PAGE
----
Longwood Plantation: Natchez, Mississippi

April 3, 2014

Built in 1861, Longwood Plantation is the largest octagonal house in America, and one of the best remaining examples of Moorish Revival style architecture. This six-story, 30,000 square foot mansion was designed by Samuel Sloan of Philadelphia for wealthy planter Haller Nutt and his wife, Julia Williams Nutt. As the home neared completion, the Civil War broke out and construction halted. Haller nut died in 1864, and his wife Julia, and their eight children, continued to live in the finished first floor of the home for several years.  

Longwood remained in the Nutt family until 1968. After a brief ownership of the McAdams family in Austin, Texas, the plantation and its 94 acres were donated to Pilgrimage Garden Club of Natchez in 1970. Designated a National Historic Landmark in 1969, tours of Longwood are given daily every 30 minutes. Beginning on the finished first floor, guides share the Nutt family history as well as pieces from the permanent collection. The tour then moves to the upper levels where visitors can explore the “bones” of this architectural gem.

The completed house was to have had 32 rooms, 26 fireplaces, 115 doors, 96 columns, and a total of 30,000 square feet of living space, but only nine of the 32 rooms were finished. In the unfinished rooms you can see all the layers of construction, tools left behind by workmen, even luggage trunks that arrived for the family are still there just waiting to be opened. You can even see the framework of the sixteen-sided onion dome cupola inside. 

A system of mirrors had been designed to reflect sunlight to the many rooms of Longwood from the windows in the sixteen-sided tower atop the house. The chimney-like shape of the house was intended to funnel warm air up toward the top of the cupola, creating an updraft that escaped through windows high in the building, thus drawing fresh air into the lower floors.

Showing off unfinished and deteriorating architecture, Longwood Plantation is not your typical house museum. In this case, seeing Longwood in its entirety, helps tell the story of the Nutt family and serves as a unique metaphor for the “rise and fall of the Old South.” After touring the mansion, make sure you allow plenty of time to stroll the grounds and get lost under the oaks.

Photo: James Butters on April 14, 1936 for the Library of Congresses’ Historic American Buildings Survey

My good friend Claire Cothren, a natchezian and fellow blogger, introduced myself and a few other preservationists to Longwood Plantation several years ago and it is one of my favorite house museums to date. Spring and fall are ideal times to visit and enjoy perfect weather and pilgrimage season. Both spring and fall pilgrimage are month long celebrations of Natchez history with the crown jewels being the dozens of mostly private antebellum homes on tour for visitors.  If you love architecture and history, a visit to Longwood and Natchez is a must.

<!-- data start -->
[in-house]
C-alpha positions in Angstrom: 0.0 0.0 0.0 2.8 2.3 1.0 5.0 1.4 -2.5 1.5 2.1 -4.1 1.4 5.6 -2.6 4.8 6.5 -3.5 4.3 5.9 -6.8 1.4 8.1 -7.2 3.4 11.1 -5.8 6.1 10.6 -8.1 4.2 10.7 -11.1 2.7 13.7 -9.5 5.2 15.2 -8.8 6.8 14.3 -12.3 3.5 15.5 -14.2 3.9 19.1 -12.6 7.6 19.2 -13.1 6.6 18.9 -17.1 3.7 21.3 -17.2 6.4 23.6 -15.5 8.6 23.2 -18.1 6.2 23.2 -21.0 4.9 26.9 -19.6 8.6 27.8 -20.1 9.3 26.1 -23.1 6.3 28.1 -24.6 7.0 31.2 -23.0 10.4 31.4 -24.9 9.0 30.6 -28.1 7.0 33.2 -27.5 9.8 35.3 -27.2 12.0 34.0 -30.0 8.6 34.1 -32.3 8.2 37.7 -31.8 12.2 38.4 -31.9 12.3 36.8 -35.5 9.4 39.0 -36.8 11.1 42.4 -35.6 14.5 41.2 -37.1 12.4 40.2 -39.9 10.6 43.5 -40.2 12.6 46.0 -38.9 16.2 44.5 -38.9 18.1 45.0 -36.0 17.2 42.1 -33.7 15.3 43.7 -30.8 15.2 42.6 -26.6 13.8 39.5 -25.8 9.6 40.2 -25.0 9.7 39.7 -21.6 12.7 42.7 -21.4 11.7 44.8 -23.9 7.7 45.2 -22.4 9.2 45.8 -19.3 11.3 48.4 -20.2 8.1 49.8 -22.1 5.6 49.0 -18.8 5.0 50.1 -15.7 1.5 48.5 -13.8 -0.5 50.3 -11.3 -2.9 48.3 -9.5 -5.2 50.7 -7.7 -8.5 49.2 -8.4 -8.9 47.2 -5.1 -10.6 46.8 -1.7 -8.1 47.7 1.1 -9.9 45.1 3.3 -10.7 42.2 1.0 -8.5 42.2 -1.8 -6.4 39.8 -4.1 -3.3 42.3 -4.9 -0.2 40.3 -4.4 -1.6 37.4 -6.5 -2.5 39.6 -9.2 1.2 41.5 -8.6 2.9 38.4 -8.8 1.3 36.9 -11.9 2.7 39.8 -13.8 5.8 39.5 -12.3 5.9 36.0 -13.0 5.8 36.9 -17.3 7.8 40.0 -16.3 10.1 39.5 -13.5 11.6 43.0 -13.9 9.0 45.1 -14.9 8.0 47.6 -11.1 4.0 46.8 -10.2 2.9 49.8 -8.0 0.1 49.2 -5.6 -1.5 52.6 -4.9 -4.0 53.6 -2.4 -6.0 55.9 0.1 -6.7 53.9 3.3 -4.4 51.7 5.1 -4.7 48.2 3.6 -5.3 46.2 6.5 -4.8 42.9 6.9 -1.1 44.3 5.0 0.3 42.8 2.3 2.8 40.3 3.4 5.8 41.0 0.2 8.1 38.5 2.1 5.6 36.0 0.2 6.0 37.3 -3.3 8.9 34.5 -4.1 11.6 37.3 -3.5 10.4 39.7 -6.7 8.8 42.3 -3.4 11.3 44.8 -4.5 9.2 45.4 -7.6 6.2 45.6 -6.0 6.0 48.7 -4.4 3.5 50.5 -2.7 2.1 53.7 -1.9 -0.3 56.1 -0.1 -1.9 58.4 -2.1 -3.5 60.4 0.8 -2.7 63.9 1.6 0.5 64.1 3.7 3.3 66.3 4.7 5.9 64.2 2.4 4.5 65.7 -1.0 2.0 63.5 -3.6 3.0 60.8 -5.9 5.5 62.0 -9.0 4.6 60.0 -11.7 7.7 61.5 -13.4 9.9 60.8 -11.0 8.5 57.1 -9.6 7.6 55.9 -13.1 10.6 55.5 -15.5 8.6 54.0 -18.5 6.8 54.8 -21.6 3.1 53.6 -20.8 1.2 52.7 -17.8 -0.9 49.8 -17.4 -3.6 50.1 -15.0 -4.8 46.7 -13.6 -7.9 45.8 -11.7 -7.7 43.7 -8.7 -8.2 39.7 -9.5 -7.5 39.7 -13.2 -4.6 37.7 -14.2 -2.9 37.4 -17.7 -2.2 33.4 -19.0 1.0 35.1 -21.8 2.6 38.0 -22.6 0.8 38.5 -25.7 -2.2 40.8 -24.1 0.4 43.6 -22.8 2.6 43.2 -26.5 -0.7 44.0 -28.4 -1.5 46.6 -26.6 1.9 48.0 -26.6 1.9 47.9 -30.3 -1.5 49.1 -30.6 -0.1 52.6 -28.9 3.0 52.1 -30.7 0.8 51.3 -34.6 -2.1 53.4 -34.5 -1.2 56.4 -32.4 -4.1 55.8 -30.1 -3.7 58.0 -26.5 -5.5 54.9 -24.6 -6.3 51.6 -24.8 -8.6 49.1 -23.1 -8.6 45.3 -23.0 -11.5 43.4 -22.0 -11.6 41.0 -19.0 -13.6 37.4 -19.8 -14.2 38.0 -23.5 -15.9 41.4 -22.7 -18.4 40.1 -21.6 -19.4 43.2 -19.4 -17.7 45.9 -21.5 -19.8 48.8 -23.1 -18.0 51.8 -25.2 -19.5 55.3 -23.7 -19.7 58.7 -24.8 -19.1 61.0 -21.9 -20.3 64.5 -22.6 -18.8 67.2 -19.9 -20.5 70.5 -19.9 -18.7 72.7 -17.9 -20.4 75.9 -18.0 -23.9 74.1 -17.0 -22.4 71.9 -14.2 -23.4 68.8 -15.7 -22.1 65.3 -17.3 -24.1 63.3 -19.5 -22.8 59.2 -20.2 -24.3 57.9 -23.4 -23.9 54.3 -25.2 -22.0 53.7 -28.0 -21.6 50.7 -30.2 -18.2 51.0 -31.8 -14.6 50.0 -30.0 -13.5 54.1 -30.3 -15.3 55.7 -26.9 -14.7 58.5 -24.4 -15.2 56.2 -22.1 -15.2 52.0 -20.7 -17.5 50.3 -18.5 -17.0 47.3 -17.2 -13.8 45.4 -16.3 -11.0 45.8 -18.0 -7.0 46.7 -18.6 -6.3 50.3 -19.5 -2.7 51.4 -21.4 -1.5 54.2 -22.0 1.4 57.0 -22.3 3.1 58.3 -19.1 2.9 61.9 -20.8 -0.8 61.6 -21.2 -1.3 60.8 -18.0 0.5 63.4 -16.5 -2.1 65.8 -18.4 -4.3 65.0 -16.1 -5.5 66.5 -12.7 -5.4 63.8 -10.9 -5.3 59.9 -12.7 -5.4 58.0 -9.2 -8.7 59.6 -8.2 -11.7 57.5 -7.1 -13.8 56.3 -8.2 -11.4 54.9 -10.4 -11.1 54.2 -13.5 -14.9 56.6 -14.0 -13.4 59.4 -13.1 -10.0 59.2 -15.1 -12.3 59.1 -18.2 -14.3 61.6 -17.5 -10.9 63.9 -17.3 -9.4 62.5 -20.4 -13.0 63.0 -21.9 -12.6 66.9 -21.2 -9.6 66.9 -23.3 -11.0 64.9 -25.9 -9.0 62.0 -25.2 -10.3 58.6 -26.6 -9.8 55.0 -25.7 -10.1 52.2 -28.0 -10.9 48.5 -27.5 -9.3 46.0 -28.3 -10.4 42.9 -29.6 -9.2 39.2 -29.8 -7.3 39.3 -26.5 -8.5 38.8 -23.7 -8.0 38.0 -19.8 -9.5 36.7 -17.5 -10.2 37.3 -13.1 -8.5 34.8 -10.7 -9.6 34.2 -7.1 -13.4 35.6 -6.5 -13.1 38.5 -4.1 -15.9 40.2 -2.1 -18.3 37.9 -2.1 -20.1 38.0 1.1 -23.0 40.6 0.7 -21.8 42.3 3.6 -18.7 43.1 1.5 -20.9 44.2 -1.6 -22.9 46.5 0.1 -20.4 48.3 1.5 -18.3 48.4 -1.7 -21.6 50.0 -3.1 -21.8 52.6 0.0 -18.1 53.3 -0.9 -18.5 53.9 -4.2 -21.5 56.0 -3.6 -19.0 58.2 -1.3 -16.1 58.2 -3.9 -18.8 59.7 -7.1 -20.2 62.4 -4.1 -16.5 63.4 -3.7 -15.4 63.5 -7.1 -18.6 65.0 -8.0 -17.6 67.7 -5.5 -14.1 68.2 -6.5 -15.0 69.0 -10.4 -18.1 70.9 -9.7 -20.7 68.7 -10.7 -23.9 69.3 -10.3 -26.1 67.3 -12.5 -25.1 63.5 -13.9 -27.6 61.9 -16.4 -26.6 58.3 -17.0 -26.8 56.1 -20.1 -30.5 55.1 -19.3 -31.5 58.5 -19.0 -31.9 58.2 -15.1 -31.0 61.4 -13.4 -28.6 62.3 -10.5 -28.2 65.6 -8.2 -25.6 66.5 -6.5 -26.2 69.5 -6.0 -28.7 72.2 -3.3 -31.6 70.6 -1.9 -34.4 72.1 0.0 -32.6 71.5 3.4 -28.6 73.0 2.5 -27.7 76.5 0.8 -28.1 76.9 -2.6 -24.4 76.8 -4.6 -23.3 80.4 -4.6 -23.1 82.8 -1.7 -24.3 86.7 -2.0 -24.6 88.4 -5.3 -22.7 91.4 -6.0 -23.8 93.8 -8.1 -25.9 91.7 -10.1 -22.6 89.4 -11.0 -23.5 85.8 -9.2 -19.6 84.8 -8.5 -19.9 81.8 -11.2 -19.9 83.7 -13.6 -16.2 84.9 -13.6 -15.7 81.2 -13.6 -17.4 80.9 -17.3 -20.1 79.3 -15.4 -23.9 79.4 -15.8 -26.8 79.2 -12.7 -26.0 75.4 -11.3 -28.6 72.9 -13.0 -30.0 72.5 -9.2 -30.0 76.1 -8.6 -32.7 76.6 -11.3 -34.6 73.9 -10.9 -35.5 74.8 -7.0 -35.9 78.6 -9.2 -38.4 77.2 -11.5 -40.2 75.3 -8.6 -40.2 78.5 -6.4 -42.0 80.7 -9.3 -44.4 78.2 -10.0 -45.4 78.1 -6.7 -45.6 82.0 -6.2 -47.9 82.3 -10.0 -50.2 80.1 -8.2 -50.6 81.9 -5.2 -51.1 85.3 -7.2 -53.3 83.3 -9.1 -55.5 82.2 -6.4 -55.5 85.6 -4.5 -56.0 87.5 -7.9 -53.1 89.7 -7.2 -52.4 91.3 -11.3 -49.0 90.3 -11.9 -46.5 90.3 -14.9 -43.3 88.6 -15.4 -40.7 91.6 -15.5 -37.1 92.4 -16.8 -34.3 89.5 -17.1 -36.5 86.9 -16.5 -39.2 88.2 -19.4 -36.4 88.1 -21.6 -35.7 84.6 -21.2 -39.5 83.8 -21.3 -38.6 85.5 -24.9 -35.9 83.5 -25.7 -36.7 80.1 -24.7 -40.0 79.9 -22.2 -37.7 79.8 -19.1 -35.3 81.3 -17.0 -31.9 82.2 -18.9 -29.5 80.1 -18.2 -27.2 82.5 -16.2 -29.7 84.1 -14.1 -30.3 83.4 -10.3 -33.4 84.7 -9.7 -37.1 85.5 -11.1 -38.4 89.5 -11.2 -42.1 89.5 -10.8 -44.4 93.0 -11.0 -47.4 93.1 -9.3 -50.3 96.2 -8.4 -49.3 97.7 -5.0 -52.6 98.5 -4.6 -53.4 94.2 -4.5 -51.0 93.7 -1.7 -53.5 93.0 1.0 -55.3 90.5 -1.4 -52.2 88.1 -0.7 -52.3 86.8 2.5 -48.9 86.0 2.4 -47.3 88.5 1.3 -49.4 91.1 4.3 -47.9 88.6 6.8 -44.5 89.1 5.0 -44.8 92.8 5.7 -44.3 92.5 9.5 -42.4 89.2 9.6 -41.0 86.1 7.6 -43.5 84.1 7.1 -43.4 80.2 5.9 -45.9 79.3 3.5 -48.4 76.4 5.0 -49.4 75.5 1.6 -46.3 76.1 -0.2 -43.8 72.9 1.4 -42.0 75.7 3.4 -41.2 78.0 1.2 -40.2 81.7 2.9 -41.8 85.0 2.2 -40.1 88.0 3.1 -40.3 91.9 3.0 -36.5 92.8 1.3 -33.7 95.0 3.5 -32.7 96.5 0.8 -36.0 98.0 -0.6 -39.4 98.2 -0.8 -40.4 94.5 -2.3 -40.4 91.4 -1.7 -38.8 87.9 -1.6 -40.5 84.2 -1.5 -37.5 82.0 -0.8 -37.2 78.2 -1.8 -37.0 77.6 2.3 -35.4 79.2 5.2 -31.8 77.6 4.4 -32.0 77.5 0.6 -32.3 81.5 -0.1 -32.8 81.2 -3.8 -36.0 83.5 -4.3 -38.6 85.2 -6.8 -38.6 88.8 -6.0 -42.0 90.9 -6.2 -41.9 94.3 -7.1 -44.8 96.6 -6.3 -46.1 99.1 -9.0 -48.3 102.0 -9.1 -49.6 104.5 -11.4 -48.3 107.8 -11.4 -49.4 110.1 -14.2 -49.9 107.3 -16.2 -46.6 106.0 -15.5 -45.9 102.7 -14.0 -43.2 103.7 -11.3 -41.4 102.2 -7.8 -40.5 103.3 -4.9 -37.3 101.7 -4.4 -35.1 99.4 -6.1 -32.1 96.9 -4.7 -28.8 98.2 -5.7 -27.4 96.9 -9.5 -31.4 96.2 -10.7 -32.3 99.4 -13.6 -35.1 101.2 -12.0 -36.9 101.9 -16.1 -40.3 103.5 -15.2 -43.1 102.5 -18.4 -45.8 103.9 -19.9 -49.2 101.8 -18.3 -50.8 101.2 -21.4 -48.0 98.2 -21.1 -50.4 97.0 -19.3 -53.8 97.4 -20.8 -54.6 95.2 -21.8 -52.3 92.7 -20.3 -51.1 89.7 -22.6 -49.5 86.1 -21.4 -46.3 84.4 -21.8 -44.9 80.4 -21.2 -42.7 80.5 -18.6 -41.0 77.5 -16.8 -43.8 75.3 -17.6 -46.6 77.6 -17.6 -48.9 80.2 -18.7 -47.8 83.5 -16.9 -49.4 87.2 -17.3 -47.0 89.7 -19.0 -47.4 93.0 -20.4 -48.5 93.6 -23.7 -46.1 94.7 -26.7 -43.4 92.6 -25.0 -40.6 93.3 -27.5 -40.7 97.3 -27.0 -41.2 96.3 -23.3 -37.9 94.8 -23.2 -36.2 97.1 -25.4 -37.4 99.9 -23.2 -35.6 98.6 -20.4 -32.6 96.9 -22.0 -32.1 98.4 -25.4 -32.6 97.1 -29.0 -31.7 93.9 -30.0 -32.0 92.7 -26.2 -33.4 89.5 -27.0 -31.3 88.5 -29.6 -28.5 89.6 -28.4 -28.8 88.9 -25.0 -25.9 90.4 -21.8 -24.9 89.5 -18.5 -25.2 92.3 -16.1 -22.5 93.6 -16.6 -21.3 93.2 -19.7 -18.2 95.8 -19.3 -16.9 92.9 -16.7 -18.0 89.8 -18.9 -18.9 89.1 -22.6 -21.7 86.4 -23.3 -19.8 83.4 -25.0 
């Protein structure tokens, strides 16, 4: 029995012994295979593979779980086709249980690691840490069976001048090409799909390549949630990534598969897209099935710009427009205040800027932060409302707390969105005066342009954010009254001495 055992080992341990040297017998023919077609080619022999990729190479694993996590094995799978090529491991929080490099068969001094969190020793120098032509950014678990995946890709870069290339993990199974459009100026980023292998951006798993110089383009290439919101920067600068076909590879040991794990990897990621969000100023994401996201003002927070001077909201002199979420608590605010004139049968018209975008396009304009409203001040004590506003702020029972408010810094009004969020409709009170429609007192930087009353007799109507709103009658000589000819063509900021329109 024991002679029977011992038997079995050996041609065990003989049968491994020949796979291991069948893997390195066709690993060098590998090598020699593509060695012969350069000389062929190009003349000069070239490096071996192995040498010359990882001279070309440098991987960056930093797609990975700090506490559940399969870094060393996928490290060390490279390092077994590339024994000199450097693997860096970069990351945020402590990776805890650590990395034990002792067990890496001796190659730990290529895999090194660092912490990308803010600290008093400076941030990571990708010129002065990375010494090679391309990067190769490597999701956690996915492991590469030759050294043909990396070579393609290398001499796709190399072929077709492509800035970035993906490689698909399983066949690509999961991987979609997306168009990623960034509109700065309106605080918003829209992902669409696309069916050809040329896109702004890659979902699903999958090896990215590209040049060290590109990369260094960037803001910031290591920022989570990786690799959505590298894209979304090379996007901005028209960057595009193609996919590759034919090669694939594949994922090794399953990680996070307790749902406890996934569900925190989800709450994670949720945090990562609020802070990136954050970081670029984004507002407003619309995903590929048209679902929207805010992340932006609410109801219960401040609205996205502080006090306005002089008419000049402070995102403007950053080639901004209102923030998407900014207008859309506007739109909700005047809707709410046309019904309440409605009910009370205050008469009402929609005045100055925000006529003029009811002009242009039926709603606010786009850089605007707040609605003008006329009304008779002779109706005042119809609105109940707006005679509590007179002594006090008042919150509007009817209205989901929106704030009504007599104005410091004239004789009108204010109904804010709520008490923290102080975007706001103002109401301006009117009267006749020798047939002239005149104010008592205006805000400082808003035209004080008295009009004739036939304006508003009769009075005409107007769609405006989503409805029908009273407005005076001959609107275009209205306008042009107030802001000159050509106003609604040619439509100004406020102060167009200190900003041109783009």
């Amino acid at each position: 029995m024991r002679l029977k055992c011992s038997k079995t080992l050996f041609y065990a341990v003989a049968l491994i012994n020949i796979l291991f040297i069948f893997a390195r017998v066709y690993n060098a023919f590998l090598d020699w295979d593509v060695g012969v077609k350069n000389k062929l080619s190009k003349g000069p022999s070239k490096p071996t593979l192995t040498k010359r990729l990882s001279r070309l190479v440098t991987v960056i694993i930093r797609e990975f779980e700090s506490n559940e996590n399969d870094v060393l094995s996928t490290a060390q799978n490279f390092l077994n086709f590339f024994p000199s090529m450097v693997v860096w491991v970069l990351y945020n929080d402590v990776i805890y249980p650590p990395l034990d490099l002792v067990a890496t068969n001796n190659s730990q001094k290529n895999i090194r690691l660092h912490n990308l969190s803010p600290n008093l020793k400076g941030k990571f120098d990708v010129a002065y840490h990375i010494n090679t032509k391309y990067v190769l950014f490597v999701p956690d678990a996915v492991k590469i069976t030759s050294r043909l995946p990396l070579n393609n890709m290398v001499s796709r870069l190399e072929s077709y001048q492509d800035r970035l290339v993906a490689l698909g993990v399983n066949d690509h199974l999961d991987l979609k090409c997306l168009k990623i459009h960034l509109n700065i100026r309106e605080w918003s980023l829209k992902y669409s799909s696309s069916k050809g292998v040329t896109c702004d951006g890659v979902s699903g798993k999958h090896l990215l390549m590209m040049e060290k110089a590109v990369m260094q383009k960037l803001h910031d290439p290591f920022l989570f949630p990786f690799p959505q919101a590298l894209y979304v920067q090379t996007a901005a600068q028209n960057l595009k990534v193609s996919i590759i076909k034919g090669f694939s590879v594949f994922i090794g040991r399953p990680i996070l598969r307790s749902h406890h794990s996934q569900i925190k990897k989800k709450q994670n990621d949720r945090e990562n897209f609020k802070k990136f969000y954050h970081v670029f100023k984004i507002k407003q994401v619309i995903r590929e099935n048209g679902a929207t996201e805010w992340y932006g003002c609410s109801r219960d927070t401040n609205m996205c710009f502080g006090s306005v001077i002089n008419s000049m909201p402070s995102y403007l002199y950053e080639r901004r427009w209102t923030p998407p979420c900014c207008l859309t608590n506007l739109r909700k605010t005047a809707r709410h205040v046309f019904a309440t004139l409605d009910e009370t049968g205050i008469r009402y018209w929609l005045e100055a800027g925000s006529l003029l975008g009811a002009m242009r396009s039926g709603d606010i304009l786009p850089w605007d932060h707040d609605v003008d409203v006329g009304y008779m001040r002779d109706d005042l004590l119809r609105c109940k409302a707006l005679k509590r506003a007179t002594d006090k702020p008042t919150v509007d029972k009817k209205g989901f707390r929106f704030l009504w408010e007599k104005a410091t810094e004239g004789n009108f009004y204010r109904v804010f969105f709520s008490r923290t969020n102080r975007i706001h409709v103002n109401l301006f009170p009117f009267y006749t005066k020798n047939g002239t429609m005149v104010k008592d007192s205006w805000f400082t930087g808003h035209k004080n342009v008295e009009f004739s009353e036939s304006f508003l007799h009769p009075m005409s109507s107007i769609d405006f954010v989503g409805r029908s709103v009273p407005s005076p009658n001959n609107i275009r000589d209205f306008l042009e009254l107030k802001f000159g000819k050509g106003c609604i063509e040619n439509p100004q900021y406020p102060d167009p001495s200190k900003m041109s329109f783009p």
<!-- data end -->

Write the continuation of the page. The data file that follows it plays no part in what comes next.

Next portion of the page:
Sources: The New Southern View, Natchez Pilgrimage Tours, and National Historic Landmarks Program

Sunday funday: Americana House

August 19, 2012


The house of Americana…Natchez MS

Under the Hill Saloon

August 7, 2012

The first time I heard about the legendary Saloon in Natchez I knew I had to see it.  Who wouldn’t want to go to one of the oldest bars in a Mississippi River steamboat town?  Luckily, my friend Claire is from Natchez and an excellent tour guide.


Natchez Under the Hill 1931 courtesy of Lanny Raper

Early settlers from the north would float goods down the Mississippi River to be sold in Natchez or New Orleans.  Better prices were often offered in New Orleans, however, Natchez was the beginning of the Natchez Trace, which most all settlers would travel to go home.  Therefore many boats loaded with goods were sold in Natchez rather than continuing to New Orleans.

Natchez was a resort of sorts for these river men, and Natchez Under the Hill was their playground.  Under the Hill was essentially another town all together- it existed primarily to serve the river men coming into town to sell goods and or relax before continuing on to New Orleans or return north.  When they arrived, they knew their journey was almost over, and they often indulged in one “last fling” before entering the wilderness of the River.  Drinking, gambling, and women were readily available to indulge them.  Natchez Under the Hill area had a “rough and tumble” time during the flatboat days with thousands of people passing through each year, and the numbers increased with the arrival of steamboats.


naughty natchez

The building that now houses the Saloon has experienced a great deal of history.  The exact date of construction is unknown due to a courthouse fire, but it was most likely built in the late 1700s or early 1800s.  Historic research shows the Saloon has been used as a brothel, warehouse, general store, and bar.

The majority of Under the Hill establishments are long gone…the Saloon remains.  It has that old school, hole in the wall, dive bar quality that I love.  Lots of wood, dim lighting, loud music, and a haze of cigarette smoke (could do without the smoke but doubt that will change)…when you walk in you get all sorts of stares from the natives (a good handful look rode hard and put up wet).  If you’ve ever been to St. Simons Island, GA and gone to Murphy’s Tavern…picture that except right on the river.

Under the Hill Saloon